War in Vietnam

War in Vietnam

Volumes have been written about the Vietnam War, from its beginnings in the 50s to the withdrawal of US troops in the 70's. More Americans were killed in 1968 than any other year.

The events of 1968 played a pivotal role in the overall progress of the war. The frustrating routines of the fighting throughout 1967 were shattered by the attack on Khe Sanh and the start of the Tet Offensive, which brought greatly escalated battles throughout South Vietnam. The American Embassay in Saigon was attacked and briefly occupied. The military under General Westmoreland could no longer just exaggerate their victories; instead they demanded more troops.


The increase in American involvement was becoming a major point of contention in the election-year rhetoric, and President Johnson continued his aggressive approach even after declaring he would not run for reelection. Eugene McCarthy proved that anti-war sentiment could be a successful political stance, and Robert Kennedy took advantage of that sentiment in planning his campaign strategy.

Both Robert McNamara, the Secretary of Defense, and General Westmoreland left their positions in 1968, as the administration struggled to find a policy that worked in Vietnam. By November, it was clear that Richard Nixon would be directing the future of America in Vietnam, even though the country was becoming more polarized in its opinion of the merits of the war effort. In the meantime, the war was taking a terrible toll on the soldiers who had been sent to serve and the families they left behind. This section explores the events of the war as well as the impact of the war on the culture of America in 1968.

American involvement in the war in Vietnam had disastrous consequences. It created some of the most bitter splits between family members since the Civil War, and left the entire country questioning the judgement of its leaders and the role of America on the international stage. In 1968, it wasn't a question of whether to go to war--we were already there.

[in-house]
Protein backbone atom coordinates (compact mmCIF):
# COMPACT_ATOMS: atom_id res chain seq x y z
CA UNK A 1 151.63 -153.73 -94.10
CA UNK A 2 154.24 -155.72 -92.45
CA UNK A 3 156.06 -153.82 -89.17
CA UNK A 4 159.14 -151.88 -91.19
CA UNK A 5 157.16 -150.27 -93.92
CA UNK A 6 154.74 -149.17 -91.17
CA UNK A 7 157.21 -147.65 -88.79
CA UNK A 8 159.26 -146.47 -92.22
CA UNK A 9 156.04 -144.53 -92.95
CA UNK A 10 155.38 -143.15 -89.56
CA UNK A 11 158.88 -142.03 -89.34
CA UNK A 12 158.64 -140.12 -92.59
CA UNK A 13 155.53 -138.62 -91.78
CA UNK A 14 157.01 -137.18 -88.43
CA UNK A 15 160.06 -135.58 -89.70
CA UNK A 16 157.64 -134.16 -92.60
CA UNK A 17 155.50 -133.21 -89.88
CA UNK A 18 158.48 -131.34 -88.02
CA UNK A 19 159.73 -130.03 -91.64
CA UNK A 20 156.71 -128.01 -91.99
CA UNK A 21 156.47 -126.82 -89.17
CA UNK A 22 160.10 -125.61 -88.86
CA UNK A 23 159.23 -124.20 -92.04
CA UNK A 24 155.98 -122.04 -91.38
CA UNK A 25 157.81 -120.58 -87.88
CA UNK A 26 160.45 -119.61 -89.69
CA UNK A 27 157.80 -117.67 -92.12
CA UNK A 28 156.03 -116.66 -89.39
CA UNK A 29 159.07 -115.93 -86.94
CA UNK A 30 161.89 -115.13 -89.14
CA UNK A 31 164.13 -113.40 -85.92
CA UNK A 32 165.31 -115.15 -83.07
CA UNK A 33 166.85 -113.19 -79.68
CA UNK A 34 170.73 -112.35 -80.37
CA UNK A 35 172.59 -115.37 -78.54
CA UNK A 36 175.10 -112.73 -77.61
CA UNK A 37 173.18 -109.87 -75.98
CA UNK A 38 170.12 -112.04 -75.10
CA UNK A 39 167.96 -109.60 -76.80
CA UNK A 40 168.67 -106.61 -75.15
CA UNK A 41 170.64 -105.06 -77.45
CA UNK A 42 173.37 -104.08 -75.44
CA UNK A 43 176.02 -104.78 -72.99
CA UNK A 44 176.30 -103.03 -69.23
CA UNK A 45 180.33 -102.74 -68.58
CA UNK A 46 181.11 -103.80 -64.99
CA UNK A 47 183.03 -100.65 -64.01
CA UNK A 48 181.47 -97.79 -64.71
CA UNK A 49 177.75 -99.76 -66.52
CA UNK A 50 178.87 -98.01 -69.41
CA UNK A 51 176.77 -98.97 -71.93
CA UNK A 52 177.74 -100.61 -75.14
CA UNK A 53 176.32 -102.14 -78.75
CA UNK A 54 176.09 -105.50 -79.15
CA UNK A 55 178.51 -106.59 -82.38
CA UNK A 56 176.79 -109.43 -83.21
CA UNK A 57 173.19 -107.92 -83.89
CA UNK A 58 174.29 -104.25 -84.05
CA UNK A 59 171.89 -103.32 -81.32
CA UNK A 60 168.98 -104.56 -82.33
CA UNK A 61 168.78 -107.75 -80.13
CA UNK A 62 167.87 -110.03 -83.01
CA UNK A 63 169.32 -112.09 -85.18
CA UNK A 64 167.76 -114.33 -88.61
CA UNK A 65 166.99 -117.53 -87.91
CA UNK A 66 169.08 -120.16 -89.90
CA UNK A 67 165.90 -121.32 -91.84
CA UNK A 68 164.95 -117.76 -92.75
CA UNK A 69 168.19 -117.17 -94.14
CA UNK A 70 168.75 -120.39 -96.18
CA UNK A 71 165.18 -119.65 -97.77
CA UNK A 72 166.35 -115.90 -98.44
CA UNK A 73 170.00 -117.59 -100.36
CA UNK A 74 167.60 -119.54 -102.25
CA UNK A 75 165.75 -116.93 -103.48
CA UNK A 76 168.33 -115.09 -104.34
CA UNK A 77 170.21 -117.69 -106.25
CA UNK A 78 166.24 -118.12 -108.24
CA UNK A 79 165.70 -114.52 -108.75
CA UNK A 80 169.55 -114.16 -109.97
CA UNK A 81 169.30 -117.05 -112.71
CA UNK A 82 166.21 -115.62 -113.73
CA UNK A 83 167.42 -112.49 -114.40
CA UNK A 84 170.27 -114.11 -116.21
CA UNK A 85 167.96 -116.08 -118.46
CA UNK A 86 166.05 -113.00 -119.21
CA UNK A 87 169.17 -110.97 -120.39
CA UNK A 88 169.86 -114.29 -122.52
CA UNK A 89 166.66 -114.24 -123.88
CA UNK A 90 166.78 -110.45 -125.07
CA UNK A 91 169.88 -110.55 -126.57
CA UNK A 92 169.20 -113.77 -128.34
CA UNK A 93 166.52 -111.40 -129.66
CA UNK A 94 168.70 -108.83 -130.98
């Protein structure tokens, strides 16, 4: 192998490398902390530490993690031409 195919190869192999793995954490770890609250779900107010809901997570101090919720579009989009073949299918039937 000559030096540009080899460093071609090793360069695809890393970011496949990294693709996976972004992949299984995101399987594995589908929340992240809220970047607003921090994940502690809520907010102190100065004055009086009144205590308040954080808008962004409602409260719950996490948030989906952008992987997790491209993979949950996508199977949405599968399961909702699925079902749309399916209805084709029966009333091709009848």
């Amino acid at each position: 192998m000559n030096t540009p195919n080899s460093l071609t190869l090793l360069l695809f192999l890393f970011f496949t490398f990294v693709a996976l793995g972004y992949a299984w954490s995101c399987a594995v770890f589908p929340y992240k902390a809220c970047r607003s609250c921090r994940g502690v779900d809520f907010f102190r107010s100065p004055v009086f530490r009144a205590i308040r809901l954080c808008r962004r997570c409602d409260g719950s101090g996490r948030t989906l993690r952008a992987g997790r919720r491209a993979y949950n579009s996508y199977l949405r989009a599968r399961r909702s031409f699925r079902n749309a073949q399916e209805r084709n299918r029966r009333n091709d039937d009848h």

The nation agonized over what to do next. The doves wanted to get out of the conflict entirely. The hawks wanted to "win and get out." America's pride was at stake, and the generation that had fought World War II was not about to see the nation defeated by a tiny country in southeast Asia. The military effort in Vietnam was requiring an endless supply of men and equipment, all in pursuit of a "light at the end of the tunnel." Most Americans had only the vaguest notion about how we had gotten into the war in the first place, and wanted to support the war effort as a matter of patriotism.

One factor in the changing face of popular opinion was the new immediacy of the news coverage on television. Daily reports on Vietnam brought the war into American livingrooms night after night. When the Tet Offensive began on January 31, 1968, viewers saw images that were much more graphic than the black-and-white newspaper photos that brought home previous wars—and for the first time, many people sat these reports in “living color.” When Walter Cronkite, anchor of the CBS Evening News, stated in an editorial report during the Tet Offensive that the Vietnam War was unwinnable, President Lyndon Johnson is reported to have said, "If I've lost Cronkite, I've lost middle America."

Anti-war demonstrations were largely peaceful through 1968. Involved students and political activists were increasingly taking a stand against the war, to the dismay of their parents who had embraced the patriotism of World War II.

Over 16,000 Americans died in the Vietnam War in 1968—bringing the total to over 35,000 since the start of the war. In addition to approximately 58,000 U.S. soldiers killed by the time the war was over in 1975, 3 to 4 million Vietnamese from both sides and 1.5 to 2 million Laotians and Cambodians had also lost their lives.



This website is currently under development and will be updated periodically. Images are from the editor's collecton of photos, and scans from print journals from 1968. If you would like to offer comments or suggestions contact the webmaster at thatwasthen1968@gmail.com

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